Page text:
The Law, where the walkers were found. Photo: Ian Bruce CC-BY-SA-2.0

The Law, where the walkers were found. Photo: Ian Bruce CC-BY-SA-2.0

A mountain rescue expert has told hillwalkers GPS mobile phones are only fit for urban walking, and anyone heading for the hills should learn to use a map and compass.

Ochils Mountain Rescue Team secretary Tom Lockie was speaking after the rescue of a group of school students got lost in mist on a hill in the Ochils.

The party of four teenagers and two adult helpers were relying on mobile phones to work out their position.

The party was found unhurt but cold, wet and embarrassed after setting out on a walk from Dollar. Ochils MRT said they intended to walk to Tillicoultry and then up The Law and Andrew Gannel Hill before camping at the top of the Glen of Sorrow.

But Ochils MRT was called out after police received a call to say the group was stuck in low cloud on top of Andrew Gannel Hill, a 670m (2,198ft) peak east of Ben Cleuch.

A team spokesperson said: “After entering the low cloud on The Law and a combination of poor navigation with strong winds they became benighted near the summit.

“Assistance was then requested from the Ochils MRT via Central Scotland Police where the information supplied suggested that they were on or near the summit of Andrew Gannel Hill.

“The team was able to contact the missing walkers and quickly worked out that they were stuck on the top of The Law in the mist.

“The team was quickly assembled and a group of six rescuers made their way to the location of the missing persons and guided them down following an initial medical examination.

“Other rescuers were held near to the foot of the hills pending updates from the advance rescue party.

“Although cold, wet and embarrassed the party was safely led off the hill.”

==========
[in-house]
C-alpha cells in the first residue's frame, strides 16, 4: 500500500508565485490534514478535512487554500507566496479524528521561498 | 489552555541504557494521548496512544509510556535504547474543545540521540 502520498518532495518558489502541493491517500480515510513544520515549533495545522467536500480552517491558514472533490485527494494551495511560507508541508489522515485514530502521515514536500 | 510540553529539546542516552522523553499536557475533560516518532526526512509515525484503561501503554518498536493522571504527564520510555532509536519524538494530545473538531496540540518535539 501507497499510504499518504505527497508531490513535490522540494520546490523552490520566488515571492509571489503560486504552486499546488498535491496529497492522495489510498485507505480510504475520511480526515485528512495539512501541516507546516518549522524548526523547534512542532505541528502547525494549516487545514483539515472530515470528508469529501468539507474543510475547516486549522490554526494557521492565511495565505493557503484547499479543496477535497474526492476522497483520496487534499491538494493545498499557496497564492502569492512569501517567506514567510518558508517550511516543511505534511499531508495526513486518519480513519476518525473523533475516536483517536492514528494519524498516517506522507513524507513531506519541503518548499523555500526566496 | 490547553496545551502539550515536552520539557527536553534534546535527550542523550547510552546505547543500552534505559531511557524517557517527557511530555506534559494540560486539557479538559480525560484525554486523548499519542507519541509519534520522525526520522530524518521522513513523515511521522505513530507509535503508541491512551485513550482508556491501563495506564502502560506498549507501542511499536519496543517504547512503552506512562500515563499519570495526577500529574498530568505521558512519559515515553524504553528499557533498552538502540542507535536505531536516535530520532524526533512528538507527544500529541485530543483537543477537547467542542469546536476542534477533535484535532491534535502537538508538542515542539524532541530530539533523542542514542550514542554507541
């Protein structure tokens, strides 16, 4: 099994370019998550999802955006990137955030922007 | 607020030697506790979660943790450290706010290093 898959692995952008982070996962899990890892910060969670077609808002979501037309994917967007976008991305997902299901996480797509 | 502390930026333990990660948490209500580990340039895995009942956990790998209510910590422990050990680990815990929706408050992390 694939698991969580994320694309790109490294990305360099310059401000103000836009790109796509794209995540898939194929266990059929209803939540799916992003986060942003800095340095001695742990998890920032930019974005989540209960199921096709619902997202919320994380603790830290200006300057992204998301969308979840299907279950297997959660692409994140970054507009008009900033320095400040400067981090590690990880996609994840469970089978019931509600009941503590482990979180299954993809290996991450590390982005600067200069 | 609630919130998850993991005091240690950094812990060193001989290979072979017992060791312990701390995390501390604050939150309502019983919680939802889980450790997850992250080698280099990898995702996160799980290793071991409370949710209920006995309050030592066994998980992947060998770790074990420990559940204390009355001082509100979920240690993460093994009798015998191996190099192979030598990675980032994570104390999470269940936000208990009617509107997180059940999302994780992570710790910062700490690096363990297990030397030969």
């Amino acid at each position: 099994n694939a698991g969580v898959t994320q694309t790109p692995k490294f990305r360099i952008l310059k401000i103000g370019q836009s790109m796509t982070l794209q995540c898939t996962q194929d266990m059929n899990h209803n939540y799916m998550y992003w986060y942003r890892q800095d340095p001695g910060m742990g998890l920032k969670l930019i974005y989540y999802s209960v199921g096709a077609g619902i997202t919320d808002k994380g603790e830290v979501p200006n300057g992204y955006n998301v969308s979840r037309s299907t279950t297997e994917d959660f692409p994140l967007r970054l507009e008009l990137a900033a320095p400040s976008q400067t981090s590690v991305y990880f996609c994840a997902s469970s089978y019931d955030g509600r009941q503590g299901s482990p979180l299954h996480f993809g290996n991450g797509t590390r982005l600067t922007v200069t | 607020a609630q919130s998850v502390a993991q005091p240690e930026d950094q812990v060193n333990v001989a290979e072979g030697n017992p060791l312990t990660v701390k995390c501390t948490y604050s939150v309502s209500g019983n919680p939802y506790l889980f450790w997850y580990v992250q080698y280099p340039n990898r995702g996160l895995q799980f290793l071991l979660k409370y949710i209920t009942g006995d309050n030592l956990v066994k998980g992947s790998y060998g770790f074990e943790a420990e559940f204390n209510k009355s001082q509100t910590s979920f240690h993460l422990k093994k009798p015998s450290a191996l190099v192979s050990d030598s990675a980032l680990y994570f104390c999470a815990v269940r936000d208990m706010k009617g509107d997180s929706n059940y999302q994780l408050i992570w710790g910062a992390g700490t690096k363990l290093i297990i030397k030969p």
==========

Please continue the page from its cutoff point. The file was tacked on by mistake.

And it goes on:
The spokesperson said the group got lost due to their poor navigation and reliance of mobile phones for their location.

“Their basic navigation using map and compass was poor and insufficient in poor visibility,” the spokesperson added.

The walkers, from a Dunfermline school, were warmed up at the team’s base in Fishcross before returning home to anxious parents.

Tom Lockie, secretary of the Ochils MRT, who led the search, said: “This is another example of walkers not being able to read a map and use a compass.

“They clearly thought they were elsewhere and again relied on the GPS function of a mobile telephone.

“The use of GPS on phones should be restricted to urban walking and not relied on in the hills where they invariably fail through lack of reception and poor battery life.

“This is the second callout within a few days where we have found exactly the same issue.

“We have previously and still do, urge walkers to ensure that they are proficient in the use of a map and compass before venturing into the hills and mountains of Scotland.”

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